How to Tell Where Whitetails Are and What They’re Doing with Nationally-Known Bowhunter Jerry Simmons
How to Begin Bowhunting
Editor’s Note: One of the best bowhunters I ever have met is Jerry Simmons of Jasper, Alabama, the creator of the Interceptor and Land Shark broadheads as well as other helpful bowhunting aids. Some years ago, in 80 days of one season of bowhunting, Simmons let arrows fly at 53 deer and harvested 43 of the whitetails. One of the primary reasons for Simmons’s success is because he finds places in the woods to put his tree stand where the deer will walk to within 18 yards or less. Simmons, with more than 40 years of experience, spends most of his time scouting.
Like most productive bowhunters, Jerry Simmons appreciates having the advantage of maps as he says that, “Topo maps and aerial photos will show you where woods openings are in the forests. These maps will give you an idea of the terrain and show you where the creeks, valleys, trails and roads are located on the property. I’ve found that the most-critical element in successful scouting is knowing the road systems of the land you want to hunt. After I have an overview of the area from the maps, I next drive the roads. A hunter must identify the kinds of trees in a region to determine where to start looking for a place to hunt. A bowhunter also must know what foods the deer prefer, and where these foods grow during the early season, the middle of the season and the late season to scout effectively.
“If there are river-bottom hardwoods present on the land, you need to know what kinds of acorns grow in that section of the woods. If a region has hills and mountains, the sportsmen must learn what kinds of foods are available on those ridges. For instance, in my part of the country, the first acorns to fall are usually the mountain oak acorns. These trees are found on thetops of high ridges and mountains. And, when these acorns first start dropping, the deer feed on them heavily. But as soon as the other acorns fall, the deer will quit using the mountain oak acorns. Perhaps the mountain oak acorns don’t taste as good as the other acorns. Therefore, when I scout, I try to identify the mountain oak trees on high ridges first. Then I can hunt them the first 2 weeks of bow season in my region. Next I search for the white oak or the water oak acorns for the third week of hunting and on into the middle of the season. In my area, deer seem to prefer acorns – probably because they haven’t had any since the winter. And the first acorns that fall seem to concentrate and draw the deer. I’m looking for those trees that will drop acorns first and concentrate the deer. So, you need to know which trees release their acorns first.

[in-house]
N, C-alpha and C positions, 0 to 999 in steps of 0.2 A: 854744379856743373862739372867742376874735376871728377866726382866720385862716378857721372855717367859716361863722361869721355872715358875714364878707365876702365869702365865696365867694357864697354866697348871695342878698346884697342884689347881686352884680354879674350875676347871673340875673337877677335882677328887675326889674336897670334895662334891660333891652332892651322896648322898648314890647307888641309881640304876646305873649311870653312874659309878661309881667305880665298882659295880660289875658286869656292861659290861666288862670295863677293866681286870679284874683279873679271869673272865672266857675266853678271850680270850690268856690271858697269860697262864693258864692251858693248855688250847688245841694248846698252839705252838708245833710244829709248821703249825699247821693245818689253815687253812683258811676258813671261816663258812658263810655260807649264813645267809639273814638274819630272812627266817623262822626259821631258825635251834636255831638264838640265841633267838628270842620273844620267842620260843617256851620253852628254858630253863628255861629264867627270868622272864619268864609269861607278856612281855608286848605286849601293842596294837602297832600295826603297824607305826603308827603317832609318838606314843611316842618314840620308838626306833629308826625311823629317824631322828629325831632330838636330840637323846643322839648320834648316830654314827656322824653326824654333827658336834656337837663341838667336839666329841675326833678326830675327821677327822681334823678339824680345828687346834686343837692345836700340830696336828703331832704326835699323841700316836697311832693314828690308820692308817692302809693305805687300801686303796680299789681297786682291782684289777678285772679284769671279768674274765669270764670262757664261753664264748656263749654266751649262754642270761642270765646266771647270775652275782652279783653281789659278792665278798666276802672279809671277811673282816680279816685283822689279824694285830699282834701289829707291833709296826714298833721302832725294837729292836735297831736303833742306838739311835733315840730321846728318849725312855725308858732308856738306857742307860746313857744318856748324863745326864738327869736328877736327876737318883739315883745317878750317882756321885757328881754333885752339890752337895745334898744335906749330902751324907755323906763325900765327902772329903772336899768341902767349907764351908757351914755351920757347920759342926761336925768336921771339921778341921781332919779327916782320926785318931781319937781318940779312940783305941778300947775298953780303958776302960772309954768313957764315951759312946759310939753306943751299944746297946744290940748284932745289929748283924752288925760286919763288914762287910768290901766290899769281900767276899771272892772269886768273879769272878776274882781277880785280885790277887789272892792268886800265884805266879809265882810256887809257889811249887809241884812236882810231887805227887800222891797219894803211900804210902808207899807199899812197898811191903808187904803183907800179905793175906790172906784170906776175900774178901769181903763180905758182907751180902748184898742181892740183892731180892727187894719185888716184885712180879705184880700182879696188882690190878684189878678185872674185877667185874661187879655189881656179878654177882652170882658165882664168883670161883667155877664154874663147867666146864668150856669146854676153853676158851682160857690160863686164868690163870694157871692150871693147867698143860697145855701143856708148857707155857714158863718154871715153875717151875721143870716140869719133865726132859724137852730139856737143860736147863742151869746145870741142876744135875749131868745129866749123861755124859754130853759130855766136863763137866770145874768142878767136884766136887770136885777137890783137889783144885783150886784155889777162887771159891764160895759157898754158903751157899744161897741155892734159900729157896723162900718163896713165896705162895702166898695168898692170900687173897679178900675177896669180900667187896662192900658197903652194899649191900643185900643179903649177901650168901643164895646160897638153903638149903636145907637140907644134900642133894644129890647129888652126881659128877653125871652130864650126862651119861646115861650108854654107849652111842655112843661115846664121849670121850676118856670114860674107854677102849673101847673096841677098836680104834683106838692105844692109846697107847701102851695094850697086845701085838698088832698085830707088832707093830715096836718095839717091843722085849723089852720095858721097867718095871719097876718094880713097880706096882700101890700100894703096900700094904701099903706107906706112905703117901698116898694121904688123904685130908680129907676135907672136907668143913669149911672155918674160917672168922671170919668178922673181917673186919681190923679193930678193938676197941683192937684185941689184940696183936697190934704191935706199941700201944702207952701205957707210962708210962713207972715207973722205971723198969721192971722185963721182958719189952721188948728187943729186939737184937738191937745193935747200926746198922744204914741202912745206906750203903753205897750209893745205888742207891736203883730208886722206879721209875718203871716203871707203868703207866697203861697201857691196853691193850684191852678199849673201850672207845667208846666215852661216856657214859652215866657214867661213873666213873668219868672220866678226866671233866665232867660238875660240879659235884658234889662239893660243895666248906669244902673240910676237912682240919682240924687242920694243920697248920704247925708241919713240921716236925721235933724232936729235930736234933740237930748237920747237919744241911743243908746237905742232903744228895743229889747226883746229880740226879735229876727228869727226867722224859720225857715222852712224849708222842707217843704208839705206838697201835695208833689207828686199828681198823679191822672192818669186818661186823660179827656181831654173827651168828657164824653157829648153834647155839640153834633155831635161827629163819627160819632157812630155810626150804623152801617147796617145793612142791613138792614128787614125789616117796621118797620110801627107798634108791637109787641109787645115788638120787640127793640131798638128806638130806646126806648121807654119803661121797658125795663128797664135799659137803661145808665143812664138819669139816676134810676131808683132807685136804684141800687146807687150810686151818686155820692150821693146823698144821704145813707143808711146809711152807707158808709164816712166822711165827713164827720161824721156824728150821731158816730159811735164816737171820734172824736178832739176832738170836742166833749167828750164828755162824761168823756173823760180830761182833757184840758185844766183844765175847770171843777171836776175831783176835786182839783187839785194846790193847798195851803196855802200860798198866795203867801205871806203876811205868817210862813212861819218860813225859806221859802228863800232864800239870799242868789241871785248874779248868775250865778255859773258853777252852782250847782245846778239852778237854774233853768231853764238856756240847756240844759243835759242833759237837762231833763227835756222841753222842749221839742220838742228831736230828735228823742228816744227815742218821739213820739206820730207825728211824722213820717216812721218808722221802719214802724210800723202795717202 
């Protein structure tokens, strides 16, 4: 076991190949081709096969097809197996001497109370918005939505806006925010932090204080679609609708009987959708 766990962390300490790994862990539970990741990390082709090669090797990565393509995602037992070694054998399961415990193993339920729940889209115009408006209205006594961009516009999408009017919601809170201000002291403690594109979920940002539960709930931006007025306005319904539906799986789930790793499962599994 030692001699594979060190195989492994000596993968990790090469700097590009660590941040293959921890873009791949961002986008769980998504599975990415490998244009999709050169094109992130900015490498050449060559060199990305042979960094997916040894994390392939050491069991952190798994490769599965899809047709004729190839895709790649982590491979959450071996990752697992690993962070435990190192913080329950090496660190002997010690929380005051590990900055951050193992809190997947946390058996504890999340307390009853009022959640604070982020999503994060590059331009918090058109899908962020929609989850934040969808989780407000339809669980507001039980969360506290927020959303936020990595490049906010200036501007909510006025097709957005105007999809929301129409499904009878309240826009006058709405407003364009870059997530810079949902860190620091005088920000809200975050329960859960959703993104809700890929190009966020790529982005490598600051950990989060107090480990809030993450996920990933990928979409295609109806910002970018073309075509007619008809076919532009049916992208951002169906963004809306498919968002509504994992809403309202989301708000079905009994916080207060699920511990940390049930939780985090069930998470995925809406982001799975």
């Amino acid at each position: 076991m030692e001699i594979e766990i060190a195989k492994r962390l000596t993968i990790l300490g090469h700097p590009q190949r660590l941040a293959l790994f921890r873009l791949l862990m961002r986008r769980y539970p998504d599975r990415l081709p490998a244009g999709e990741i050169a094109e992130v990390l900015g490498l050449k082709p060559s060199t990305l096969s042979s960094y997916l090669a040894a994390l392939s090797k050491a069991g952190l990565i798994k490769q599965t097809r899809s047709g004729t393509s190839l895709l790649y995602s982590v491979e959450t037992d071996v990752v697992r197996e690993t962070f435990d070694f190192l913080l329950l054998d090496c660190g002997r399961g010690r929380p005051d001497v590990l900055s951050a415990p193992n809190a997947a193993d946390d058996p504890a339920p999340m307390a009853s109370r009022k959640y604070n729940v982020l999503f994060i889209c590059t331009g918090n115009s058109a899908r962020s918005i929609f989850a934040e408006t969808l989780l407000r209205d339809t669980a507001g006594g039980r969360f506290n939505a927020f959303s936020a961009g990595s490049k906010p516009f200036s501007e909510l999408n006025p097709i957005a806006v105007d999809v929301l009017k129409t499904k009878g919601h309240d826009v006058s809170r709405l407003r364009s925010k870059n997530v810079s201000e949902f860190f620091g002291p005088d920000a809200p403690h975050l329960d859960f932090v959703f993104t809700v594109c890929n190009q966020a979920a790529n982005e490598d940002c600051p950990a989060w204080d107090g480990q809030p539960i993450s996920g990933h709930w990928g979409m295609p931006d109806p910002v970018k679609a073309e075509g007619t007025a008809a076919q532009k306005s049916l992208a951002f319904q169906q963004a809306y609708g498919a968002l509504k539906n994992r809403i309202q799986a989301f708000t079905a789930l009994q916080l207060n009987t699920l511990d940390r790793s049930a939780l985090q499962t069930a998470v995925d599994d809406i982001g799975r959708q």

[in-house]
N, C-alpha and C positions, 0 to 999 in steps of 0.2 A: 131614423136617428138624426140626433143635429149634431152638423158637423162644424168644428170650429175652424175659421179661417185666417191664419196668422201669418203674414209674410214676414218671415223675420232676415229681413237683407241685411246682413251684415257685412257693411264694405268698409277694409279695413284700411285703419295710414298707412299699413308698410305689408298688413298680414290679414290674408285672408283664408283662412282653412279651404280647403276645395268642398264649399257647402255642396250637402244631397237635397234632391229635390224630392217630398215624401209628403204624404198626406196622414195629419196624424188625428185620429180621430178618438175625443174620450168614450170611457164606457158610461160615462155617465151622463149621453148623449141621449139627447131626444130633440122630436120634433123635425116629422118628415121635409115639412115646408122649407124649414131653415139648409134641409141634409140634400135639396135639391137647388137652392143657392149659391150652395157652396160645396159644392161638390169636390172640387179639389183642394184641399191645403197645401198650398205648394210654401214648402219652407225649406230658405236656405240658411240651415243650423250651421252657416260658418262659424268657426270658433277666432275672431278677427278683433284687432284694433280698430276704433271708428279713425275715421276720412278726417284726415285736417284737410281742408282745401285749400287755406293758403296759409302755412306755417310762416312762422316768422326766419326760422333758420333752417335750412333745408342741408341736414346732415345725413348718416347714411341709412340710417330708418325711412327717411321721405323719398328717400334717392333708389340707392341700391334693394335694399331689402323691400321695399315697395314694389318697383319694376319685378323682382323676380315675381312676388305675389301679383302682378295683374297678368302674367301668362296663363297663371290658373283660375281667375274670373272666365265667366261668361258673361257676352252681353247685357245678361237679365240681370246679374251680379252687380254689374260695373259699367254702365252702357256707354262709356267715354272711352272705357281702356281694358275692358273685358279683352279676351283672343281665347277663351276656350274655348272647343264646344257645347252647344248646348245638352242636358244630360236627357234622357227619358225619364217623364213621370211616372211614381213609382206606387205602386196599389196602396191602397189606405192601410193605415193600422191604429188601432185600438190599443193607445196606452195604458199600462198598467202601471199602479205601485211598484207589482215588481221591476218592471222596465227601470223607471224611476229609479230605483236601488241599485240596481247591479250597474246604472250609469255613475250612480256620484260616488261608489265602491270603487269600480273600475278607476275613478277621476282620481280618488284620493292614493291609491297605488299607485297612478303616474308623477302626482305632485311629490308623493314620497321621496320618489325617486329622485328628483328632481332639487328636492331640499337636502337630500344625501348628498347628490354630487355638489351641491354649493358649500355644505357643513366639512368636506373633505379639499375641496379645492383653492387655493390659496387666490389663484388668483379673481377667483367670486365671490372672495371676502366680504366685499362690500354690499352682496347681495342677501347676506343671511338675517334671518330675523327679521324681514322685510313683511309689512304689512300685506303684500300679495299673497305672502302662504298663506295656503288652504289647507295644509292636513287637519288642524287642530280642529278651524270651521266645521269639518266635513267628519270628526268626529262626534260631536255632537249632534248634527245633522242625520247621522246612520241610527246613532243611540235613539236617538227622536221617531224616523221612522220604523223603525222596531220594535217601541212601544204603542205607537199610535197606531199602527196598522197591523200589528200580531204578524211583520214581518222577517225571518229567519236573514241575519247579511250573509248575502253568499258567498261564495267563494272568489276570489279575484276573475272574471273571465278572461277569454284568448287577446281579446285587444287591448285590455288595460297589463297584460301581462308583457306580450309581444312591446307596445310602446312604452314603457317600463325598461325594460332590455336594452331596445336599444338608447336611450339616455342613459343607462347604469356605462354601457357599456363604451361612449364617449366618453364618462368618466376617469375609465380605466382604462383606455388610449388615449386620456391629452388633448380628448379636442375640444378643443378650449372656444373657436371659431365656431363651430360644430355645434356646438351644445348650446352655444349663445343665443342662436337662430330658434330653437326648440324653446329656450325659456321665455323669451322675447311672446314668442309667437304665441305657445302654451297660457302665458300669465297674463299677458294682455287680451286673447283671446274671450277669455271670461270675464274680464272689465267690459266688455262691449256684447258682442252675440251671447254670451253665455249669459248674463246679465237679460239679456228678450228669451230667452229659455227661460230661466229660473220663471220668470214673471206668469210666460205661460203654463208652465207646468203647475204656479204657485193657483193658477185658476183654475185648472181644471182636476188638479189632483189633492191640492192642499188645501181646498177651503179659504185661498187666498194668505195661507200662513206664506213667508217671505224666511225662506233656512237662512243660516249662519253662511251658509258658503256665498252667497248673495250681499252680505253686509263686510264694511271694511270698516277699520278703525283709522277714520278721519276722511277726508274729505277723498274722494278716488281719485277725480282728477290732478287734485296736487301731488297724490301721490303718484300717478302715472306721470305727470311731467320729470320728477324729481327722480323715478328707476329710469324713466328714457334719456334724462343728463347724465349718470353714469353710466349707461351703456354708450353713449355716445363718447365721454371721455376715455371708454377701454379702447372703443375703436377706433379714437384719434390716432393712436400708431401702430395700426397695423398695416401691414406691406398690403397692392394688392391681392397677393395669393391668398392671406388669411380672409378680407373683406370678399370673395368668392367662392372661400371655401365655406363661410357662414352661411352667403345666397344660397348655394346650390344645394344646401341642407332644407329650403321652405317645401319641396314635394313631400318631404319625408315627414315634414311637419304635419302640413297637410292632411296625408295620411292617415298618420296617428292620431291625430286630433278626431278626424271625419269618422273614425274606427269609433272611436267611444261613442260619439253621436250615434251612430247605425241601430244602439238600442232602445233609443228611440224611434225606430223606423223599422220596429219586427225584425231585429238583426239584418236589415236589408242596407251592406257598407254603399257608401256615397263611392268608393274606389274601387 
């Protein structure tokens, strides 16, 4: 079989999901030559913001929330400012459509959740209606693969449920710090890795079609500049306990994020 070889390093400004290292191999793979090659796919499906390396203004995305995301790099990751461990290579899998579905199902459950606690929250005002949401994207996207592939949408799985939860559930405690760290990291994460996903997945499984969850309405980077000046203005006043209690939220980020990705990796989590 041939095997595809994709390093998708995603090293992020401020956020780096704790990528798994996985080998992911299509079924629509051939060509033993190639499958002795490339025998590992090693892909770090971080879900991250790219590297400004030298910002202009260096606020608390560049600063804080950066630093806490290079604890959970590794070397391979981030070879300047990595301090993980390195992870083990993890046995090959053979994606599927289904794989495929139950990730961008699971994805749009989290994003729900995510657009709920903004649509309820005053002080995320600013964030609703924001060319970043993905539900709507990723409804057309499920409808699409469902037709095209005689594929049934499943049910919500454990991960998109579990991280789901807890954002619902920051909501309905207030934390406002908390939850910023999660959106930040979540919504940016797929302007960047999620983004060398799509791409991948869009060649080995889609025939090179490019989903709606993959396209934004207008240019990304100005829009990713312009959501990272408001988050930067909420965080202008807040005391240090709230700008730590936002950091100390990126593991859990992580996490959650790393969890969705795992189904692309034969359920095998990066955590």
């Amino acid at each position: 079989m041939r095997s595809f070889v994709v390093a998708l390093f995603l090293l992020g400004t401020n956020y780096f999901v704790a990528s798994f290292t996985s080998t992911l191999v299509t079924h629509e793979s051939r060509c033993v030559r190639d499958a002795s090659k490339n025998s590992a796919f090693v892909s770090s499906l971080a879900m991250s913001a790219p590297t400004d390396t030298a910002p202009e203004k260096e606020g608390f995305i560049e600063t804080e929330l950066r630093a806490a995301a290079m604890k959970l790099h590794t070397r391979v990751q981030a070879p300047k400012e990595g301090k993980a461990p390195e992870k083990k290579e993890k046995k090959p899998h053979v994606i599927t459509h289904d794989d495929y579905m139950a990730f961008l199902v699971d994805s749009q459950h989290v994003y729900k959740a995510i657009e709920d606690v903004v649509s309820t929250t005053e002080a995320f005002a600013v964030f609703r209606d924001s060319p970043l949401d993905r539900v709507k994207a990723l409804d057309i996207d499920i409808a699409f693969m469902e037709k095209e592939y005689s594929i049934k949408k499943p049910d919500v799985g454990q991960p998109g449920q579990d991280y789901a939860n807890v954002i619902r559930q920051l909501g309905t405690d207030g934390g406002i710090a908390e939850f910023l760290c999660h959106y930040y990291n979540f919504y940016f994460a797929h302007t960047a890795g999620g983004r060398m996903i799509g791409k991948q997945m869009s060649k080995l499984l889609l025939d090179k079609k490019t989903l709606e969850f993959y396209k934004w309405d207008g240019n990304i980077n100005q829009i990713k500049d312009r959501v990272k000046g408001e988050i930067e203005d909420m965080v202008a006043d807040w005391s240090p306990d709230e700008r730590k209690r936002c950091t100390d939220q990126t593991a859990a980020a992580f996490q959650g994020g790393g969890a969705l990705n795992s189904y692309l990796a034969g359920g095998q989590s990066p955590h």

“But the acorns aren’t the only food source I scout for at the first of the season. In the South, persimmons and crabapples will also draw deer, although this food source is short-lived. Deer can eat these fruits up in about a week. To be effective at scouting, you must know what the deer will eat when you’re hunting, and that that food source is actually providing the food during that time. The key to remember is that the only way you can consistently bag deer is to take them when you know what they’re doing. Of course, you can harvest a few deer accidently. However, to be a consistent bowhunter, you must be able to take a deer when it’s feeding, working a scrape or traveling a trail. You’ve got to know what that animal’s doing, besides when and where he’s doing it. And scouting does help you more-accurately predict where the deer are, what they’re doing, and when they’re doing it.
“To scout and locate food trees, the hunter must know what the bark, the leaves and the fruits of various trees look like. If you understand what the leaf of the tree is, you can search for the leaf, find the tree, see whether or not the tree has acorns on it, and if it has dropped any of them. Also by knowing the tree’s leaf, if you find a leaf on the ground of one of the food trees you want to hunt, you’ll know that tree is in the vicinity. Then you can start hunting for it. Or, if you can recognize a tree by its bark, this also will make identifying a tree easier and quicker. And by locating the fruit or the nut of a tree, you’ll know exactly where to hunt. Although most sportsmen don’t realize how important tree identification is, this knowledge can drastically reduce the amount of time you must scout.”
Tomorrow: What about Droppings?